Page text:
I’ve only watched episode one of Marie Kondo’s new Netflix show, Tidying Up. She’s so genuinely caring, and so disarming, that the couple she helped adored her and their kids fawned over her too. You want her to come into your house and magically make your life easier and your relationship better. The show has inspired a lot of people to tidy and declutter their stuff and it’s very well reviewed. I really enjoyed this review by professional organizer Jaclyn Ray on Refinery 29. She perfectly explained Kondo’s method of praying to the house and of “waking up” books by tapping on them. “To me it was like when you’re in a yoga class with an instructor and you’re doing your poses and then the teacher just goes way off into the woooo.” Exactly! Like you finish the class but aresurprised how wacky it got. Ray also said that teaching her clients to fold wouldn’t work, because they would never maintain that. “I don’t really see the point of Kondo’s intricate folding method… visit those houses 10 months later. Eighty percent of my clients are repeat customers.”
Do you remember that show Clean Sweep in the early 2000s on TLC? That was the inspiration to my decluttering guru, Clutterbug. (Her books will change your life!) Clean Sweep dealt with some borderline cases, but it featured people with spaces that were still livable, unlike Hoarders, which can be disturbing as we discussed. There’s Queer Eye and house makeover shows, but there was an untapped market for shows of everyday people bettering their spaces and processes. This show is sorely needed, but many people don’t like Kondo’s approach to books. She recommends keeping about 30 books, however she lets people keep more if they want. That sounds ok to me as I use the library usually and don’t keep books around, but a lot of people dislike it. Here’s an editorial from The Guardian discussing it, and some tweets are below.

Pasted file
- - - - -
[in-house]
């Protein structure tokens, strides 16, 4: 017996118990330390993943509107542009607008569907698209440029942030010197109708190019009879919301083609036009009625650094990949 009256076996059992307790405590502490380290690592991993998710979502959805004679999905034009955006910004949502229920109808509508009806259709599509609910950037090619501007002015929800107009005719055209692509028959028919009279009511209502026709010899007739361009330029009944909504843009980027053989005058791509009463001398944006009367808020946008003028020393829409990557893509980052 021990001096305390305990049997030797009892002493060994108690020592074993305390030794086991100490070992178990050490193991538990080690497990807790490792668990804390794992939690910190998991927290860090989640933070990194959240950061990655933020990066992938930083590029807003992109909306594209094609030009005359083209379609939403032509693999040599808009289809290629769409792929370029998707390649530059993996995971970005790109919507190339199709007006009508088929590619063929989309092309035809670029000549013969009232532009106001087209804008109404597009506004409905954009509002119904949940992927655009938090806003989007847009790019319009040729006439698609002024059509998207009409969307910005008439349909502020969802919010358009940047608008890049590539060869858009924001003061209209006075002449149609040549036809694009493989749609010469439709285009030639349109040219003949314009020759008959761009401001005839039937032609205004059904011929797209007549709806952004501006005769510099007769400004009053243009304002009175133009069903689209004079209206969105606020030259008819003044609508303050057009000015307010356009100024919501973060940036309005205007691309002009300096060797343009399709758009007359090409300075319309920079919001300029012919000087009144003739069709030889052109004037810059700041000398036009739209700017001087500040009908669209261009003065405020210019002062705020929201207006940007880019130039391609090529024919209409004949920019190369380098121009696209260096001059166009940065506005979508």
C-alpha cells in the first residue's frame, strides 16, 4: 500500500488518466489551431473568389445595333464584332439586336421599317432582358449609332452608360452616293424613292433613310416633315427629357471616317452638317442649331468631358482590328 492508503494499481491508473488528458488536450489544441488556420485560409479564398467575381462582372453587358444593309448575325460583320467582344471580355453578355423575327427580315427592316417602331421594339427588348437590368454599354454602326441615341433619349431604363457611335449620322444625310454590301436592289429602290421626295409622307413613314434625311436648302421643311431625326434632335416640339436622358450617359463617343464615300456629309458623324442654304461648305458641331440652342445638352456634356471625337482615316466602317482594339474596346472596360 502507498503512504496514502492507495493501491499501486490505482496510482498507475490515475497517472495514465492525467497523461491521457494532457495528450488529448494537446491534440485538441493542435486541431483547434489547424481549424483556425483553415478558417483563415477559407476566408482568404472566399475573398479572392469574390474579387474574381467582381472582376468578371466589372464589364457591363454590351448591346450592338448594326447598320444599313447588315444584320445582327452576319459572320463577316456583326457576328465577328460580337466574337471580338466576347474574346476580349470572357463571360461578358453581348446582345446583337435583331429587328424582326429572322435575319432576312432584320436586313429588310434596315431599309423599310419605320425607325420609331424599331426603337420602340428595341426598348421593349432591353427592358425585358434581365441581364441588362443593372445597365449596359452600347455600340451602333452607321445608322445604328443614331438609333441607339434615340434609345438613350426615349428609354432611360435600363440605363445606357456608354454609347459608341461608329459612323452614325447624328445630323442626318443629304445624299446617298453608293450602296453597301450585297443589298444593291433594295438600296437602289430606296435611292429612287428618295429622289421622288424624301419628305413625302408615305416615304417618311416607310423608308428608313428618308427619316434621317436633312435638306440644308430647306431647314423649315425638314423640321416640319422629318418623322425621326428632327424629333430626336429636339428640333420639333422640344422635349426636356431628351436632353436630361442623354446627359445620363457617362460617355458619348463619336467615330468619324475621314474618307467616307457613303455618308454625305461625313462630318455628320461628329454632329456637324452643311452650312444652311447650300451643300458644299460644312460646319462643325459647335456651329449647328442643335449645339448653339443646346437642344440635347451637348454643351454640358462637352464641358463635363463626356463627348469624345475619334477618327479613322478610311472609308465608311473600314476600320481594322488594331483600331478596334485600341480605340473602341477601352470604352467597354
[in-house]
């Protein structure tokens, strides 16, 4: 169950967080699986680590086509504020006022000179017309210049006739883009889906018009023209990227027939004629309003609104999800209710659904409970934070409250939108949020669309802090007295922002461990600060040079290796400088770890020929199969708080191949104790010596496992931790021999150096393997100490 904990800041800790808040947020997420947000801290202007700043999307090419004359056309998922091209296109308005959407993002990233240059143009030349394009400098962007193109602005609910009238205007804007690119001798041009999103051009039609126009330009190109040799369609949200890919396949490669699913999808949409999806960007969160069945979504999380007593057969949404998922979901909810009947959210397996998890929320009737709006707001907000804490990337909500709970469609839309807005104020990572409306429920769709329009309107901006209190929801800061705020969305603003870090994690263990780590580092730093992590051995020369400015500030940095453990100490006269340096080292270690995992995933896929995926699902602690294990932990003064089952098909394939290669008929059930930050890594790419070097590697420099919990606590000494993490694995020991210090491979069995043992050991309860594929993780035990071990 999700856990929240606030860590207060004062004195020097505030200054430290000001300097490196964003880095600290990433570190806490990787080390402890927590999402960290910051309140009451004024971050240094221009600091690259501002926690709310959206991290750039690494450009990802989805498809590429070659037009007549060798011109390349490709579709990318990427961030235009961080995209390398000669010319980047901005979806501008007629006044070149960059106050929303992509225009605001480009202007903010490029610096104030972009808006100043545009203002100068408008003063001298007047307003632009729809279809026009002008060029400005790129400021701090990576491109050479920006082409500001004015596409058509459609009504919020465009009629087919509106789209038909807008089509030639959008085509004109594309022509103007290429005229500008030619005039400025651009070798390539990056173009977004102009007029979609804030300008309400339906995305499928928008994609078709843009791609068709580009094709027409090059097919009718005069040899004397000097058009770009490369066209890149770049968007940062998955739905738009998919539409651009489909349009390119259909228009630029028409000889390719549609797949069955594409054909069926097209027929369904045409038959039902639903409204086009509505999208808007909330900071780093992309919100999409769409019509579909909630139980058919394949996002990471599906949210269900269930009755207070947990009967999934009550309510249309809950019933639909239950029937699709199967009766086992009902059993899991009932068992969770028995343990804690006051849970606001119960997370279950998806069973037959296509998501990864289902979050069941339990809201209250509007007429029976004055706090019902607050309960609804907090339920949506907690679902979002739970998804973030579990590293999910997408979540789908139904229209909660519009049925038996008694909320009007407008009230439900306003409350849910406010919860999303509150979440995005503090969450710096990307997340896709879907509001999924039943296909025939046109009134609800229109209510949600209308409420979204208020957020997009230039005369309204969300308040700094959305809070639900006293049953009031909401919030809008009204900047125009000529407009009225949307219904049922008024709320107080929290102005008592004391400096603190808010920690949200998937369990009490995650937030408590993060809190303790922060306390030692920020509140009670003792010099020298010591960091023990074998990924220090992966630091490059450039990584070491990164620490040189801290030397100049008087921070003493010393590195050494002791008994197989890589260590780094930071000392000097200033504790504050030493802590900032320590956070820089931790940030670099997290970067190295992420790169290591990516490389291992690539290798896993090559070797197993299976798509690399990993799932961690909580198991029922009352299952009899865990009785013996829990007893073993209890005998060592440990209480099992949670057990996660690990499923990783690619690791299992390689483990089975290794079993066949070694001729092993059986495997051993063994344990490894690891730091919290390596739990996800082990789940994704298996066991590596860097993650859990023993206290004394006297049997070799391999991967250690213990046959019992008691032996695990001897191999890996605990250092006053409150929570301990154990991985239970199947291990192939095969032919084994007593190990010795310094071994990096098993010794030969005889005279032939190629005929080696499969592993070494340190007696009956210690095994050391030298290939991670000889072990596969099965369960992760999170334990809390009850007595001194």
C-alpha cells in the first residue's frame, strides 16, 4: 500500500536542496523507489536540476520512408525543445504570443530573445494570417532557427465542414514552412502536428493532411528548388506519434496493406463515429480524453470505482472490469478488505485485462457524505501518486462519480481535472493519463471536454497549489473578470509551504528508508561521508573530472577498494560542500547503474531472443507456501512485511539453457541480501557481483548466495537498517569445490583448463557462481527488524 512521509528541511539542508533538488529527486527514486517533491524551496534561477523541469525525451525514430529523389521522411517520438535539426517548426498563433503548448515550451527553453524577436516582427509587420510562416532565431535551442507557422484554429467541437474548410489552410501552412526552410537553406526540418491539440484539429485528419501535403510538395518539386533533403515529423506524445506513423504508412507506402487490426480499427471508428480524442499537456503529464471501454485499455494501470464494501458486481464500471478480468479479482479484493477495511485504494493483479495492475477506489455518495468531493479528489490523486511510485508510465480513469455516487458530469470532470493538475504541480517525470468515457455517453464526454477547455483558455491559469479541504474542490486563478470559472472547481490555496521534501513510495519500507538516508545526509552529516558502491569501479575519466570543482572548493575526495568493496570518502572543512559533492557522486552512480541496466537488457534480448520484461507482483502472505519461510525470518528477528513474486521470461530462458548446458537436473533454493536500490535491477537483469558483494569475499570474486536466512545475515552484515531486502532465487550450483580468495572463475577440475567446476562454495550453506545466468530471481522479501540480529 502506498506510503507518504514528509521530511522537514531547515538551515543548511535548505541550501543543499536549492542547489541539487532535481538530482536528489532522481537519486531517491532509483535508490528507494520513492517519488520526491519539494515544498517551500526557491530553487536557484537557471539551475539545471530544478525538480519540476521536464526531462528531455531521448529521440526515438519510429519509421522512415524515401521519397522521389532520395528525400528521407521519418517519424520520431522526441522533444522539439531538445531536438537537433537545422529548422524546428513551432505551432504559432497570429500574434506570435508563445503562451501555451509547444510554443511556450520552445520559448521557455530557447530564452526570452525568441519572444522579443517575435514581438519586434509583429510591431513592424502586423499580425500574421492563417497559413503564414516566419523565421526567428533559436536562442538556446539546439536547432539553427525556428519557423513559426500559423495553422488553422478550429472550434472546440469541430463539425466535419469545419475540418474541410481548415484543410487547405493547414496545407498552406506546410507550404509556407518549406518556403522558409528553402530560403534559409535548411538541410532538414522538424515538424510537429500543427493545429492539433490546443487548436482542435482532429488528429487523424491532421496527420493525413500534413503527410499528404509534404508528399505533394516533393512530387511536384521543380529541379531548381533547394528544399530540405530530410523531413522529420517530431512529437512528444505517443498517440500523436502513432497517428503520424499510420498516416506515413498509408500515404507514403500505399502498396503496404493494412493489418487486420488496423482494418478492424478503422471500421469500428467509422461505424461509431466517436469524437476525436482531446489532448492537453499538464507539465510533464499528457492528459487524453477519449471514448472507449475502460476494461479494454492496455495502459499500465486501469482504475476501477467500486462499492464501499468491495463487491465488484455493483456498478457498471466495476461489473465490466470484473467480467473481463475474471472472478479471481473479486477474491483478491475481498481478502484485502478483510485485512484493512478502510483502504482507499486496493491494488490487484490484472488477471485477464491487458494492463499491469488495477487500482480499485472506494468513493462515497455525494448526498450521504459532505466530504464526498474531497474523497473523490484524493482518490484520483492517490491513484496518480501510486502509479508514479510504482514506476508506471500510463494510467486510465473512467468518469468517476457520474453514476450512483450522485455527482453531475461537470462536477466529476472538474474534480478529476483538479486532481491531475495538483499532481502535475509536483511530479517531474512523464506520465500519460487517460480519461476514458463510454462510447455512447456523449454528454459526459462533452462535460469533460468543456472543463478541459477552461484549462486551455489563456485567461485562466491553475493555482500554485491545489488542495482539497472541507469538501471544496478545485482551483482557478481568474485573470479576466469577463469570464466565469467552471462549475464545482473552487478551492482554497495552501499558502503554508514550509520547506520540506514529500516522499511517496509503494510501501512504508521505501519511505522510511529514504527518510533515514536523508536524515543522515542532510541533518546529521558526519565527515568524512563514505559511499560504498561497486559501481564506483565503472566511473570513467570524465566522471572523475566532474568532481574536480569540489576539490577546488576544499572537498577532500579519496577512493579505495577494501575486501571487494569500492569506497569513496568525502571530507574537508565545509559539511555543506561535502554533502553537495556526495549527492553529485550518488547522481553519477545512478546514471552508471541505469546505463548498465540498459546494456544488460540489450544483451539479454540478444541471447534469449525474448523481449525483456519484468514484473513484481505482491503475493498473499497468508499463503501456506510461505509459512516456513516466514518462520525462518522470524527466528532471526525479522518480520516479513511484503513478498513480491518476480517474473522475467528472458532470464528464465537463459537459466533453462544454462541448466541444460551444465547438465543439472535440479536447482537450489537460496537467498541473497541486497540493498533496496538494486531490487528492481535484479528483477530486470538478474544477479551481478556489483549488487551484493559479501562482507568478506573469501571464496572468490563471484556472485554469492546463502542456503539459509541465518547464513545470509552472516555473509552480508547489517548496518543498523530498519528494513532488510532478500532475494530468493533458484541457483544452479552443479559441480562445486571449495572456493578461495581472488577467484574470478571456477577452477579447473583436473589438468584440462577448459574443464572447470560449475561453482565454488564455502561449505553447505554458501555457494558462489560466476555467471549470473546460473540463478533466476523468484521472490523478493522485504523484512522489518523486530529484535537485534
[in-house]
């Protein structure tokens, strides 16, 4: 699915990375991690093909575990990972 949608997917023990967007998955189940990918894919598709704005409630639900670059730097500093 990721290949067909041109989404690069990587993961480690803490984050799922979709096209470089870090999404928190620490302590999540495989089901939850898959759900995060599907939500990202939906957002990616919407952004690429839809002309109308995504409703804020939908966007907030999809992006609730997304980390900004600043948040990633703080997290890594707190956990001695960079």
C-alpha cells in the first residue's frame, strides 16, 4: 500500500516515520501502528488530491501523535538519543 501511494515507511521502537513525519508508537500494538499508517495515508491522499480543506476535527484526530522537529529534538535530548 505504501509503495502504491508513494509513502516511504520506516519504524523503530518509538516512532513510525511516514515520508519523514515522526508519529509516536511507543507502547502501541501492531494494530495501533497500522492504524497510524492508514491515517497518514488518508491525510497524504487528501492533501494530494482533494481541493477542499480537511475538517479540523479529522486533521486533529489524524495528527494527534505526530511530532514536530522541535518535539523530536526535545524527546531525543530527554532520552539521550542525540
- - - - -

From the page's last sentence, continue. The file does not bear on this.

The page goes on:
While I’d heed Kondo’s “Konmari method” for habits such as folding T-shirts, she is woefully misguided when she says we should get rid of books that don’t give us “joy”.
The metric of objects only “sparking joy” is deeply problematic when applied to books. The definition of joy (for the many people yelling at me on Twitter, who appear to have Konmari’d their dictionaries) is: “A feeling of great pleasure and happiness, a thing that causes joy, success or satisfaction.” This is a ludicrous suggestion for books. Literature does not exist only to provoke feelings of happiness or to placate us with its pleasure; art should also challenge and perturb us…
As for culling one’s unread books – while that may be essential for reducing fire and tripping hazards, it is certainly not a satisfying engagement with the possibilities of literature. (Unless it’s self-help or golf, in which case, toss it.) Success is, eventually, actually reading your unread books, or at least holding on to them …read more